Terence Newman feared his former Dallas Cowboys teammate Marion Barber would punch him the last time they saw each other before Barber’s mysterious death.
Newman was discussing the toll football takes on the body with Tyler Dunne of GoLongTD.com – especially playing for a “mean coach” like Bill Parcells – when he got the news of Barber’s death. Newman then told a harrowing story of seeing Barber about three years earlier, as he drove to the gas station about a mile from his home, near where Barber lived in a tall building.
“I see this man walking down the street — in the rain,” Newman said. “I get to the gas station and it’s Marion. I hadn’t seen Marion in a while, but I heard he was having a hard time and he wasn’t doing well. So we talked and exchanged numbers, but I was scared when I saw him.
“He looked bad. He looked like he wasn’t there, like he was a different person, like he couldn’t function. And that’s probably why he walked and didn’t drive. When I told you I was scared, I thought I thought he would hit me, I was actually scared.”
Barber, 38, was found dead on June 1 by police conducting a welfare check. No official cause of death has been announced.
But Newman expressed suspicions that it was related to concussion and possible chronic traumatic encephalopathy (CTE), the brain disease linked to the suicides of many former football stars.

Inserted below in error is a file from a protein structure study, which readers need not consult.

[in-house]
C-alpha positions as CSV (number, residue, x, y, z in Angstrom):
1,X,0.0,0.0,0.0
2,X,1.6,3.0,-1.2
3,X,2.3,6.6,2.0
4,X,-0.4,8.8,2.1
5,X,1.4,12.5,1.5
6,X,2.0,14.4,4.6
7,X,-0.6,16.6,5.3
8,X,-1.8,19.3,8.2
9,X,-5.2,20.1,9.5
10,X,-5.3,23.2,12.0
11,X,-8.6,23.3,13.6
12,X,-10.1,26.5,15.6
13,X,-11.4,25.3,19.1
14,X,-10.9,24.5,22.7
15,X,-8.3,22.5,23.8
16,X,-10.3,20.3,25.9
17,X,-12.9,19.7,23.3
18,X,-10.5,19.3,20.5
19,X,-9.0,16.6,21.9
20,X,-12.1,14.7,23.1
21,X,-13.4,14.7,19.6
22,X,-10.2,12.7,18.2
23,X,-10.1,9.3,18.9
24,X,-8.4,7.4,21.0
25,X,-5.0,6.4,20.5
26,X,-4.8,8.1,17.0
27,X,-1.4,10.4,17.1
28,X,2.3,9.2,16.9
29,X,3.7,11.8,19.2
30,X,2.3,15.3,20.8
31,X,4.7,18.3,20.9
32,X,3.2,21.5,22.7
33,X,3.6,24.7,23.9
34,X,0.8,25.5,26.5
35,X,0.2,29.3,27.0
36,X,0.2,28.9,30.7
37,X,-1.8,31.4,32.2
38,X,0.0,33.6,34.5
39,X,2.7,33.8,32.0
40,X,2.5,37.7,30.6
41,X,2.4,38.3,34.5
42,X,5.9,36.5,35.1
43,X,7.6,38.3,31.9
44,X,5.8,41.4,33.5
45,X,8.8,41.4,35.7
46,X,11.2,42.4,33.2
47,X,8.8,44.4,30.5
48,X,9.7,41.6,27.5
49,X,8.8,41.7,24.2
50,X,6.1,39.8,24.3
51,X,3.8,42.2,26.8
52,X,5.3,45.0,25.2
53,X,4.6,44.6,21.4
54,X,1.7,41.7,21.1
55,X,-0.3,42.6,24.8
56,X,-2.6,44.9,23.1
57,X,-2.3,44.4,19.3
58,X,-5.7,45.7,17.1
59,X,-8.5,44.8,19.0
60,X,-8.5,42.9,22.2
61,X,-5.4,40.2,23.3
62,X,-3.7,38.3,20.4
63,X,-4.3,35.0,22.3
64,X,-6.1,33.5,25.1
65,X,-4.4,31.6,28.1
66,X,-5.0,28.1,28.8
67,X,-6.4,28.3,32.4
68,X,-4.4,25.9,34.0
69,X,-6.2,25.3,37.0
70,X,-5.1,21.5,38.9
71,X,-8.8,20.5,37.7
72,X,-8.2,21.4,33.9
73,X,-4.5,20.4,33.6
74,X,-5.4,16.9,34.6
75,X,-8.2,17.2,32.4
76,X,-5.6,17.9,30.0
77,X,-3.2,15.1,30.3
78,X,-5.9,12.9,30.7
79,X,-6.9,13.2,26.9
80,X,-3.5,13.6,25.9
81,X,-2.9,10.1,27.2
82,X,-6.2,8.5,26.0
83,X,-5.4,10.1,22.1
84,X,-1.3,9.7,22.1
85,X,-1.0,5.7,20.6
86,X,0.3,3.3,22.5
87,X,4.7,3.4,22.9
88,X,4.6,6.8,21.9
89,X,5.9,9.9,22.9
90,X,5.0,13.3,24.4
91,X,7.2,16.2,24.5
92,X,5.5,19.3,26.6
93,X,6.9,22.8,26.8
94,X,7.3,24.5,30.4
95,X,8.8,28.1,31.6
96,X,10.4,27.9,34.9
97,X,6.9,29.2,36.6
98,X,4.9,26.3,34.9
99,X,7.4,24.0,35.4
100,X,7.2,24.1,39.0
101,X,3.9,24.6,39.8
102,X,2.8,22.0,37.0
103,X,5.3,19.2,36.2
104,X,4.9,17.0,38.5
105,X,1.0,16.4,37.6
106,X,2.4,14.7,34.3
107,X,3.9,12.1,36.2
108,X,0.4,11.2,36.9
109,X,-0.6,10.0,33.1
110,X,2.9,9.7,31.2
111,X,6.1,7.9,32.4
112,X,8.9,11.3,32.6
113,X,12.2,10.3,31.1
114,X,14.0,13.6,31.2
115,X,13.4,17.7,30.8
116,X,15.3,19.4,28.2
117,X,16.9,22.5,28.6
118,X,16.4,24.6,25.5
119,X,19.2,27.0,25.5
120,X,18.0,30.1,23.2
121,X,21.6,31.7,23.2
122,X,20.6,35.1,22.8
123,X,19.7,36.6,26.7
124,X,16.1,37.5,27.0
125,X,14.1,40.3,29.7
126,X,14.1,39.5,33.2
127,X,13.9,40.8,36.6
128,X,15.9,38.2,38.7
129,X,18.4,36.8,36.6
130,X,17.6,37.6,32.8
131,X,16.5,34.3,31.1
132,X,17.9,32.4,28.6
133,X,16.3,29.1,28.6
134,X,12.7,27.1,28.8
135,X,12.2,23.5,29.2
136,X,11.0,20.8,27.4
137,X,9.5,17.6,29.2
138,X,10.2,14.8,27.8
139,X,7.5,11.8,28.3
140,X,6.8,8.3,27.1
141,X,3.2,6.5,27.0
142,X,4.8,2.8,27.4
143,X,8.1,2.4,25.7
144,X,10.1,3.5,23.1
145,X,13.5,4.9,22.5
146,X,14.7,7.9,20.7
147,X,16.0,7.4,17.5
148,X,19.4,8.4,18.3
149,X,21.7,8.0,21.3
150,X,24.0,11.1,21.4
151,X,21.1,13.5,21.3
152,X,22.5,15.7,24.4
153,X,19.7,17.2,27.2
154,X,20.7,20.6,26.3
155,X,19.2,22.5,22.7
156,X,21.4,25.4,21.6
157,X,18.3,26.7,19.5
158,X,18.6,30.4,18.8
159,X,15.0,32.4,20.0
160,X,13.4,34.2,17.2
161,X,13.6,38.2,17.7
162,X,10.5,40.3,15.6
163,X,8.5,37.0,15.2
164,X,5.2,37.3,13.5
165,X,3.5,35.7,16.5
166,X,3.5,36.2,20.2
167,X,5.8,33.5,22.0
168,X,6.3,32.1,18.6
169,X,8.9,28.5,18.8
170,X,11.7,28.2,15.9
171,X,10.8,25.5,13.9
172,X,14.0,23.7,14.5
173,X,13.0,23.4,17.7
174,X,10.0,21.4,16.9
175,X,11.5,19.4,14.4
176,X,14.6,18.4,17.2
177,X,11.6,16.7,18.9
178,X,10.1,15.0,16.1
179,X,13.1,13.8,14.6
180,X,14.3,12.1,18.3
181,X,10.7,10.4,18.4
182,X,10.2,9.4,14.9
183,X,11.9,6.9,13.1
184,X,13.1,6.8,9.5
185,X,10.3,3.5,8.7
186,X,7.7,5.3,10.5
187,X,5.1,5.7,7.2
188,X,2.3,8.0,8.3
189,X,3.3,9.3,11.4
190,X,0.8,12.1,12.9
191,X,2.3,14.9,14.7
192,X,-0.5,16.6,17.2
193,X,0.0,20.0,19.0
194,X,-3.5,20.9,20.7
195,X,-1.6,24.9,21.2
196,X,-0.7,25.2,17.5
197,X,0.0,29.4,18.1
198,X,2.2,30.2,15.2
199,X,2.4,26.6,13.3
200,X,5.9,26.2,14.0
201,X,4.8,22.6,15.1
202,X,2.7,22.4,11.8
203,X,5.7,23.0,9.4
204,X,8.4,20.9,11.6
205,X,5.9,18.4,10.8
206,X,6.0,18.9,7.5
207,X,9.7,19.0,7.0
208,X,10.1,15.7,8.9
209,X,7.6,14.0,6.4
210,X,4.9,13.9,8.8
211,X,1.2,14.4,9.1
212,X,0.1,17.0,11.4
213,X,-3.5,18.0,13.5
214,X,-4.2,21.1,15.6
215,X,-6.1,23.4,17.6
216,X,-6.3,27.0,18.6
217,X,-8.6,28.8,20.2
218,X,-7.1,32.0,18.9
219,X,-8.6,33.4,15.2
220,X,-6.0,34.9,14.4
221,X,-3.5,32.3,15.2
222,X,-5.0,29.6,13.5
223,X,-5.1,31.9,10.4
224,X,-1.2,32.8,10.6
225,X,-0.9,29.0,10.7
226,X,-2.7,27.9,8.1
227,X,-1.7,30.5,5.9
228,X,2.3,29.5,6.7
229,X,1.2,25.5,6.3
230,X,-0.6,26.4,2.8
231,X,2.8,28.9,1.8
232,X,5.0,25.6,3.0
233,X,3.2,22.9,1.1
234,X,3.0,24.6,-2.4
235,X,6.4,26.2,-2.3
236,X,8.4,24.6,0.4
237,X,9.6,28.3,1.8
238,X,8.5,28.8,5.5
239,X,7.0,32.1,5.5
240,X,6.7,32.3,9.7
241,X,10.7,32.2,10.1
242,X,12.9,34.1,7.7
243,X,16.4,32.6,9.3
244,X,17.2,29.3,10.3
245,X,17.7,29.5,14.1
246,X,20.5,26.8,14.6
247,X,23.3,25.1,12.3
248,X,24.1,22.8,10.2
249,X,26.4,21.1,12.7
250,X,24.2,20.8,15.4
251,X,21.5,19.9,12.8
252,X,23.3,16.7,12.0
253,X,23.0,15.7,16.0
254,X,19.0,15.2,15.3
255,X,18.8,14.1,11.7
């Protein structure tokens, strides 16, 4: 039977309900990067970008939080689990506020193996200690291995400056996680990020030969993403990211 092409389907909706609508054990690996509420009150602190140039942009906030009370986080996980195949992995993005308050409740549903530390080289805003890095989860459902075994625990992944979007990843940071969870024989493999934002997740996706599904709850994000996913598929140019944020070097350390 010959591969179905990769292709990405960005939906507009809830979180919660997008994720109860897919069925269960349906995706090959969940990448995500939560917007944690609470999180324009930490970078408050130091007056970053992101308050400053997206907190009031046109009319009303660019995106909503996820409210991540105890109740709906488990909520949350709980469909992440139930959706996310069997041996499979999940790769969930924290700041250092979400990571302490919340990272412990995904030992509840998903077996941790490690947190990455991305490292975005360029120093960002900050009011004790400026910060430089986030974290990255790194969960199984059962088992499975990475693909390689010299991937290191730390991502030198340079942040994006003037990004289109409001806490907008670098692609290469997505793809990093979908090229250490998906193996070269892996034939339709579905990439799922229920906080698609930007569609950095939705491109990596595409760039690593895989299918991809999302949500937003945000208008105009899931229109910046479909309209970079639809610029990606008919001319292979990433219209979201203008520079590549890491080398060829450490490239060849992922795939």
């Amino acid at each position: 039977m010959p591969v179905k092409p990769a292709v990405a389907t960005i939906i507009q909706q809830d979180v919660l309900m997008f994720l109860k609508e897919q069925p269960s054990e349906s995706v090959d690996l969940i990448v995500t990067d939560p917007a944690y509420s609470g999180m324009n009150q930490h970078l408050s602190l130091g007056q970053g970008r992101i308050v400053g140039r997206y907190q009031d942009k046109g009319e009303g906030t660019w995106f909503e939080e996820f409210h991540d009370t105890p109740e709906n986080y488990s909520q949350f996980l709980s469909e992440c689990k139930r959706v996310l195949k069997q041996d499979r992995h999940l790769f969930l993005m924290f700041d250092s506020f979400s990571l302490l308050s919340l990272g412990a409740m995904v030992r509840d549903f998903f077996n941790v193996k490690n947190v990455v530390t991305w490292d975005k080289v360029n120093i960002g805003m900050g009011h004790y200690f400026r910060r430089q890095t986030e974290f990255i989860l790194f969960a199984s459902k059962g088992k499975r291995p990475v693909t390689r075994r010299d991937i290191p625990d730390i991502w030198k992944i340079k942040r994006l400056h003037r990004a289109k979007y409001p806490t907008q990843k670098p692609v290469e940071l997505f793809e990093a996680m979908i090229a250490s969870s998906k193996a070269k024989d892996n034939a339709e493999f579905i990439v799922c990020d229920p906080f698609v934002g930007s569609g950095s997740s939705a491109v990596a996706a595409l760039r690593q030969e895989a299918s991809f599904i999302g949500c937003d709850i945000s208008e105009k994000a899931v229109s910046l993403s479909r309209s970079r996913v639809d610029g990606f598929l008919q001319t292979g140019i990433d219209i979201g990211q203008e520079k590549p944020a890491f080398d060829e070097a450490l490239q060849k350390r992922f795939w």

“He looked, but his face was also just drooping,” Newman said. “It looked like he was homeless. As if he lived on the street. I think he had so much concussion that it really hit him. … I think that had to play a part in what happened to him.”
Barber carried the ball 1,156 times over six seasons with the Cowboys and a final stop with the Chicago Bears in 2011. Newman was Barber’s teammate for that entire run with the Cowboys, eventually retiring after his 15e season 2017.
Newman also mentioned a former Kansas State teammate, Jarrod Cooper, who was a “kamikaze” on special teams and led with his head to deliver big hits. Cooper has “advanced stages of CTE and was bedridden for half a month,” Newman said.
“The Boys Who Played the Game Like This – Junior Seau [and] the guys who committed suicide — if they were alive now,” Newman said, “they’d tell you to make it more of a finesse game.”